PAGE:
Non-type 1, non-type 2 diabetes: what’s in a name?
- Aidan McElduff
- Aust Prescr 2013;36:196-8
- 2 December 2013
- DOI: 10.18773/austprescr.2013.083
Most patients who develop diabetes are classified as having either type 1 or type 2 diabetes. However, a small proportion of patients do not fit these classifications and are said to have non-type 1, non-type 2 diabetes.
Type 1 diabetes usually presents in childhood and adolescence, but if pancreatic function fails slowly it may present in later life. This has been called latent autoimmune diabetes in adults.
Type 2 diabetes usually presents in later life, but a few people develop its features at an early age. They may have maturity-onset diabetes of the young, which is now known to be caused by specific genetic defects.
The genetic defects of maturity-onset diabetes of the young are autosomal dominant, so there is a strong family history. Knowing which gene is affected is important as this may influence treatment.
Diabetes mellitus is most often a result of the combination of insulin resistance and insulin deficiency. Hyperglycaemia occurs because there is an inadequate concentration of insulin (insulin deficiency) to overcome the degree of insulin resistance present.
In type 1 diabetes there is autoimmune destruction of pancreatic beta cells. The rate of this destruction varies, being more rapid in children and adolescents and slower in adults. This explains why it classically presents before the age of 30 years and patients quickly become insulin dependent. The slower onset type 1 diabetes in adults is sometimes referred to as latent autoimmune diabetes.
In type 2 diabetes the patient secretes insulin, but there is a decrease in insulin sensitivity which is usually called insulin resistance. Ageing, obesity and physical inactivity are commonly associated with insulin resistance. The natural history of type 2 diabetes is that insulin secretion falls with duration of the disease and can result in absolute insulin deficiency.
The biochemical mechanisms underlying insulin resistance or a poor insulin secretory response by the beta cells of the pancreas are not fully understood. There is evidence for a genetic contribution to both.1 In the past, patients with insulin deficiency were considered to have type 1 diabetes while those with insulin resistance had type 2 diabetes. However, not all patients present with classical phenotype. There are young people who have features of type 2 diabetes and there are older people with slowly progressing insulin-dependent diabetes. The classification of diabetes has therefore been revised (see Box).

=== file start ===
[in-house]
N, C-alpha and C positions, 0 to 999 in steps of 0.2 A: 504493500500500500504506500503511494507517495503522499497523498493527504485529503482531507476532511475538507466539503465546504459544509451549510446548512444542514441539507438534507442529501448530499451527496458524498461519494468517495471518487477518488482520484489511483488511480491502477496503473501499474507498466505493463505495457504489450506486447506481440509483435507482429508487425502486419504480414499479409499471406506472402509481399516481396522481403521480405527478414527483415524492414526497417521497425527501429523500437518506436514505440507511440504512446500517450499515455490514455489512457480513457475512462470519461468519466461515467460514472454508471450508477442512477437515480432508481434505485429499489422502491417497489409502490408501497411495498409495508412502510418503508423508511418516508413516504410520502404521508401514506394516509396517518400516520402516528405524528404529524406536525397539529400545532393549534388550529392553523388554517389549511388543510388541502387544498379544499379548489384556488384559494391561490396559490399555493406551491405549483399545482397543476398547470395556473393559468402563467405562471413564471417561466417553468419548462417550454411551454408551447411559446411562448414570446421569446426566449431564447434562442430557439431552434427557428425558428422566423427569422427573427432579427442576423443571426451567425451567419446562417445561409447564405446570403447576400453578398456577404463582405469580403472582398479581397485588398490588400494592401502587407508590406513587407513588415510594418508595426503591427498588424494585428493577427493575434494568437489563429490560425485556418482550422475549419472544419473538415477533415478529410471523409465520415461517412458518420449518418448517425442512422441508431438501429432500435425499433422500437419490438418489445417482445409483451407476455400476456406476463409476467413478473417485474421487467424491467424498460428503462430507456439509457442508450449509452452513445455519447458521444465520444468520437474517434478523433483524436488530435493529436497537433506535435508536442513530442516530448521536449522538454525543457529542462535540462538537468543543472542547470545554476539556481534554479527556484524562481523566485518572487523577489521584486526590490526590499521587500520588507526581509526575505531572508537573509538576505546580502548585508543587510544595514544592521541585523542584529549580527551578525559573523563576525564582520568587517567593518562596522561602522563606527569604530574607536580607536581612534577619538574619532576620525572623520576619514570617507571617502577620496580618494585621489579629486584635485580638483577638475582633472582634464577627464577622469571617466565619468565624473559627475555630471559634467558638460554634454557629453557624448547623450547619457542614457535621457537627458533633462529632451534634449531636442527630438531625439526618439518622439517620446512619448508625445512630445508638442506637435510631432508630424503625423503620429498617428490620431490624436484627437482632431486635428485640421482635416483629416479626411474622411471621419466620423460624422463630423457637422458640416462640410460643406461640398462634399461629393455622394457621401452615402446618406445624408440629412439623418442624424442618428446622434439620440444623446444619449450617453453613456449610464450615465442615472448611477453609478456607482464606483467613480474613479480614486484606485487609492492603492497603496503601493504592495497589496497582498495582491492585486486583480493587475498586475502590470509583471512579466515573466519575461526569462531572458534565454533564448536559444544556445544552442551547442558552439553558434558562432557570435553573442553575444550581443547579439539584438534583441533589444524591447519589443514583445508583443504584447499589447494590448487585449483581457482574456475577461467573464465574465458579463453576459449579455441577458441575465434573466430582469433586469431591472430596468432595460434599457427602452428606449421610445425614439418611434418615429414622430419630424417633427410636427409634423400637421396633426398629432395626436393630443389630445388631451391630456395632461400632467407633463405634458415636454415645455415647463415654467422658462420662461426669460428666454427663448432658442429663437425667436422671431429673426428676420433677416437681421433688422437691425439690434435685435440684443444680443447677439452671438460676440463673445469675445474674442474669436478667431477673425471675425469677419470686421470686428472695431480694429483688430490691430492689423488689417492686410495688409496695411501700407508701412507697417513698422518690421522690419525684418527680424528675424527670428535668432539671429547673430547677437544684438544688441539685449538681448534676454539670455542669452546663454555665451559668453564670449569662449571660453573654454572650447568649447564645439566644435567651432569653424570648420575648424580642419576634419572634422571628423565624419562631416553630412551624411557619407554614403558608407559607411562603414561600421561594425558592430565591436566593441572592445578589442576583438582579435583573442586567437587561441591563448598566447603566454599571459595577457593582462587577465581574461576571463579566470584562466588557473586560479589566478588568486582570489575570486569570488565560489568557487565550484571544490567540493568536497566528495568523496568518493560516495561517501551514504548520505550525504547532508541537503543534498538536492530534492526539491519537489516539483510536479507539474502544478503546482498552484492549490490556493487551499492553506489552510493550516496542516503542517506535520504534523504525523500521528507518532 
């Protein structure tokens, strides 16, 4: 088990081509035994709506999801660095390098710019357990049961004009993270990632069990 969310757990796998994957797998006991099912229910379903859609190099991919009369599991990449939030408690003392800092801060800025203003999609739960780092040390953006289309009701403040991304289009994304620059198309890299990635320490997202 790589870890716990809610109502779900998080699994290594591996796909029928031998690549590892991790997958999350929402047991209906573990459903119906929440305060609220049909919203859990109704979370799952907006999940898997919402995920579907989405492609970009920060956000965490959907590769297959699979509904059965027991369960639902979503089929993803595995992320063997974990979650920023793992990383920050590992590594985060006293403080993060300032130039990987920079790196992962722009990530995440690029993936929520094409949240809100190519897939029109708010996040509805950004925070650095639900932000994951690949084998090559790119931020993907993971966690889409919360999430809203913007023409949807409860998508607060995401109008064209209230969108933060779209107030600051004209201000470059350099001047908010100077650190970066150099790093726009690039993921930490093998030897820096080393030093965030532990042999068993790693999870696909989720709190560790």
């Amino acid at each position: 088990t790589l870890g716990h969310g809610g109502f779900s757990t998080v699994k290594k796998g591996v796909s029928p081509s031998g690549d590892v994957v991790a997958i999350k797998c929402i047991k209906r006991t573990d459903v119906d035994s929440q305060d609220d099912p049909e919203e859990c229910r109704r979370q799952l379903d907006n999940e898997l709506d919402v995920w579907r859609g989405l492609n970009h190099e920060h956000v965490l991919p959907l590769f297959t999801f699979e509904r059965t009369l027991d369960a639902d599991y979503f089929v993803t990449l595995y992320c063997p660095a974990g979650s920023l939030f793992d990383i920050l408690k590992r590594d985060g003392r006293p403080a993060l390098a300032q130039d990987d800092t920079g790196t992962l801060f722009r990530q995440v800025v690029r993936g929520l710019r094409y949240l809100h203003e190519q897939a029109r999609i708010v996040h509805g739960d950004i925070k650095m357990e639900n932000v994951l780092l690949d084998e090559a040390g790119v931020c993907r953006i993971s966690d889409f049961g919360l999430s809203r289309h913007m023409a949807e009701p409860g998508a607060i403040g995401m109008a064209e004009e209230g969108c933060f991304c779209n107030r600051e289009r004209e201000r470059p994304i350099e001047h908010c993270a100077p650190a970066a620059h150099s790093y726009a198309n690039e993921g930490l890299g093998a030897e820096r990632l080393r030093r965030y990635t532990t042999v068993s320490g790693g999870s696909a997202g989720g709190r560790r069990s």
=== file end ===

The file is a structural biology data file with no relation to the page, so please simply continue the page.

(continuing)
Diabetes can be diagnosed by a high concentration of glucose or glycated haemoglobin (HbA1c) in the blood. Every time you see a patient with newly diagnosed diabetes, you should ask yourself the question 'What is the underlying cause of this diabetes?' Sometimes the answer is obvious, but often it is unclear.
Type 1 diabetes accounts for 5–10% of cases. There is usually no family history of diabetes. Type 1 diabetes presents classically with weight loss, polyuria, polydipsia and ketosis in a younger patient, however it can be detected at any stage in its evolution. The presence of a variety of autoantibodies confirms the diagnosis of type 1 diabetes. These include autoantibodies to islet cells, insulin and glutamic acid decarboxylase, but their absence does not exclude the diagnosis.
Type 2 diabetes accounts for 90–95% of cases. It can be considered as a disease for which the cause has not yet been identified. There is often a family history of diabetes. The patients are usually over 30 years old with a high body mass index. If not obese, they have central obesity. This is more common in Asian patients.
Within the classical type 2 group of older, overweight, non-ketotic patients, about 5% have evidence of beta cell autoimmunity.2 This means that they have type 1 diabetes, but with a much slower onset than the classical presentation. This has been called latent autoimmune diabetes in adults. These patients will require insulin earlier than patients without autoantibodies, however, many practitioners are slow to start insulin in patients who have not been diagnosed as having type 1 diabetes, even when treatment for type 2 diabetes does not achieve a target concentration of HbA1c.
Treatment should be guided by the clinical picture predominantly and not the diagnosis. Clinical features include the degree of hyperglycaemia, the presence or absence of ketosis, symptoms and the patient's body mass index and physical activity.